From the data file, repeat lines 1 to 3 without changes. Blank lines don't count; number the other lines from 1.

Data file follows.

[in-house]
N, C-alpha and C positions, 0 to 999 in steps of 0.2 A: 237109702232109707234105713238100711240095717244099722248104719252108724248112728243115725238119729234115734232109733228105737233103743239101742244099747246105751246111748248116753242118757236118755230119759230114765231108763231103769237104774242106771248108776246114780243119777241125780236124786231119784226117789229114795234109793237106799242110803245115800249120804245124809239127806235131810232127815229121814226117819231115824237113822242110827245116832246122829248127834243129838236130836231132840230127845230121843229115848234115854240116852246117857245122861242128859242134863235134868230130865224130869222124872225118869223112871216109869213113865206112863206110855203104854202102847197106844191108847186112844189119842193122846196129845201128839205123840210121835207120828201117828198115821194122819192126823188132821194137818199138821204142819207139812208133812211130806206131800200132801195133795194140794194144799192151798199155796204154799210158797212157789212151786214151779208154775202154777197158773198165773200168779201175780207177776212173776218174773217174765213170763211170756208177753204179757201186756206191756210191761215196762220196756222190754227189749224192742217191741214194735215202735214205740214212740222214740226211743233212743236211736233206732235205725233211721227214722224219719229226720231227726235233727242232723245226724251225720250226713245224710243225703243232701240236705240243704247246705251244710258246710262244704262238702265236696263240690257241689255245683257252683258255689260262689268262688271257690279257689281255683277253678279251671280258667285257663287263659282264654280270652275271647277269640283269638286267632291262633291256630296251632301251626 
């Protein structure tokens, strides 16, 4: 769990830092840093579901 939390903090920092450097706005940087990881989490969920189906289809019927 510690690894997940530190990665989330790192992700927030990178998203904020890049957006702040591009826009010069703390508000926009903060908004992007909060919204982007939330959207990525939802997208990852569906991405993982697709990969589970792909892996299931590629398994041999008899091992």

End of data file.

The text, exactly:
[in-house]
N, C-alpha and C positions, 0 to 999 in steps of 0.2 A: 237109702232109707234105713238100711240095717244099722248104719252108724248112728243115725238119729234115734232109733228105737233103743239101742244099747246105751246111748248116753242118757236118755230119759230114765231108763231103769237104774242106771248108776246114780243119777241125780236124786231119784226117789229114795234109793237106799242110803245115800249120804245124809239127806235131810232127815229121814226117819231115824237113822242110827245116832246122829248127834243129838236130836231132840230127845230121843229115848234115854240116852246117857245122861242128859242134863235134868230130865224130869222124872225118869223112871216109869213113865206112863206110855203104854202102847197106844191108847186112844189119842193122846196129845201128839205123840210121835207120828201117828198115821194122819192126823188132821194137818199138821204142819207139812208133812211130806206131800200132801195133795194140794194144799192151798199155796204154799210158797212157789212151786214151779208154775202154777197158773198165773200168779201175780207177776212173776218174773217174765213170763211170756208177753204179757201186756206191756210191761215196762220196756222190754227189749224192742217191741214194735215202735214205740214212740222214740226211743233212743236211736233206732235205725233211721227214722224219719229226720231227726235233727242232723245226724251225720250226713245224710243225703243232701240236705240243704247246705251244710258246710262244704262238702265236696263240690257241689255245683257252683258255689260262689268262688271257690279257689281255683277253678279251671280258667285257663287263659282264654280270652275271647277269640283269638286267632291262633291256630296251632301251626 
């Protein structure tokens, strides 16, 4: 769990830092840093579901 939390903090920092450097706005940087990881989490969920189906289809019927 510690690894997940530190990665989330790192992700927030990178998203904020890049957006702040591009826009010069703390508000926009903060908004992007909060919204982007939330959207990525939802997208990852569906991405993982697709990969589970792909892996299931590629398994041999008899091992």